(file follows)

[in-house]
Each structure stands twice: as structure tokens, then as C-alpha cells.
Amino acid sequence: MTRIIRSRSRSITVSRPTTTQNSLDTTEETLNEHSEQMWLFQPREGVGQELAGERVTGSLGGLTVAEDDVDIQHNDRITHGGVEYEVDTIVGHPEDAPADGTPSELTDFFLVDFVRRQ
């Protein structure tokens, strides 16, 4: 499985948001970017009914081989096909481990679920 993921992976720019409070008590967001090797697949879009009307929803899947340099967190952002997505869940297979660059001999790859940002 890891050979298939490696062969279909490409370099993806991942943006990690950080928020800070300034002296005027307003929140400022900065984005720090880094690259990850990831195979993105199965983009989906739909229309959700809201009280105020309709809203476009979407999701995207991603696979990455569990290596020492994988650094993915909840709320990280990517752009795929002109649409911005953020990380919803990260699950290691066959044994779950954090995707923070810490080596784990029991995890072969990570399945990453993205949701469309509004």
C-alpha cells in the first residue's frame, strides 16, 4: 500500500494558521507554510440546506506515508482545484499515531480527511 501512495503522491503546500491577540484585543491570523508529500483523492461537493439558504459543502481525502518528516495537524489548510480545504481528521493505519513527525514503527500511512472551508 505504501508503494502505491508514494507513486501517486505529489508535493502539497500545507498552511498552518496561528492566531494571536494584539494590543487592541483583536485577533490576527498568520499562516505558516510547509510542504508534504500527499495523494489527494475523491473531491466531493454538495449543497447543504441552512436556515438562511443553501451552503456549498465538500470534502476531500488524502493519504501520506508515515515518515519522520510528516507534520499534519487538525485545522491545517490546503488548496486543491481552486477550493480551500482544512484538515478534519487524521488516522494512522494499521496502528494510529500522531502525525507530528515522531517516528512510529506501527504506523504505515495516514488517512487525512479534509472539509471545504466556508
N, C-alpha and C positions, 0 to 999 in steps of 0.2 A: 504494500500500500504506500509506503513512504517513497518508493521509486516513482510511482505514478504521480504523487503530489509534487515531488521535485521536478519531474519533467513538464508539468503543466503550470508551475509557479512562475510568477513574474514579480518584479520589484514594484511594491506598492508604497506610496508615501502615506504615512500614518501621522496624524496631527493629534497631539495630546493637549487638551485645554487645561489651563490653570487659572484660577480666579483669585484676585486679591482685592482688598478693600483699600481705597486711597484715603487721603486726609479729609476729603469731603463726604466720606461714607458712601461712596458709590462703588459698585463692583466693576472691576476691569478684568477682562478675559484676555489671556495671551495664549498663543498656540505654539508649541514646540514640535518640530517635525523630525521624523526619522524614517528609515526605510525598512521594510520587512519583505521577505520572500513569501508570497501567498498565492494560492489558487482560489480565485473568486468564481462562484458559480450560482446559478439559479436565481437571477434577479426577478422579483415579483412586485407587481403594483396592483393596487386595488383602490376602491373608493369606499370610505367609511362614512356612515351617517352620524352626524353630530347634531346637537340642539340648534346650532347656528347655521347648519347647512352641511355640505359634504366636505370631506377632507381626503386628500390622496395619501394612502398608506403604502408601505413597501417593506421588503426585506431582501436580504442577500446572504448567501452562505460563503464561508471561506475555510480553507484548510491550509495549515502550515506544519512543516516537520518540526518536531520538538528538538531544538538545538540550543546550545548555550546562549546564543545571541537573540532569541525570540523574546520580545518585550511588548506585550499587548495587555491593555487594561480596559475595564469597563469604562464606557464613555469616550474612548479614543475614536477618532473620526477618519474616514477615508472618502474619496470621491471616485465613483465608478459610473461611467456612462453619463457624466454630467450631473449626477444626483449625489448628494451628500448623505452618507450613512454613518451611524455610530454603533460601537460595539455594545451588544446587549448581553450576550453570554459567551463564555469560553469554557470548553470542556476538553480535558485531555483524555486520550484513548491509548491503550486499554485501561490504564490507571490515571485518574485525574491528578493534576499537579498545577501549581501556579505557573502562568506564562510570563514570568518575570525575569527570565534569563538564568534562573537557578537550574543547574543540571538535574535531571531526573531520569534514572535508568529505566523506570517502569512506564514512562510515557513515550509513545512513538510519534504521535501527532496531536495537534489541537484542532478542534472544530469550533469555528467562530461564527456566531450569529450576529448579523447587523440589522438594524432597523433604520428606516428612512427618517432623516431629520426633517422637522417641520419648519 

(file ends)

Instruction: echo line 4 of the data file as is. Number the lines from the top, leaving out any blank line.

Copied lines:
């Protein structure tokens, strides 16, 4: 499985948001970017009914081989096909481990679920 993921992976720019409070008590967001090797697949879009009307929803899947340099967190952002997505869940297979660059001999790859940002 890891050979298939490696062969279909490409370099993806991942943006990690950080928020800070300034002296005027307003929140400022900065984005720090880094690259990850990831195979993105199965983009989906739909229309959700809201009280105020309709809203476009979407999701995207991603696979990455569990290596020492994988650094993915909840709320990280990517752009795929002109649409911005953020990380919803990260699950290691066959044994779950954090995707923070810490080596784990029991995890072969990570399945990453993205949701469309509004």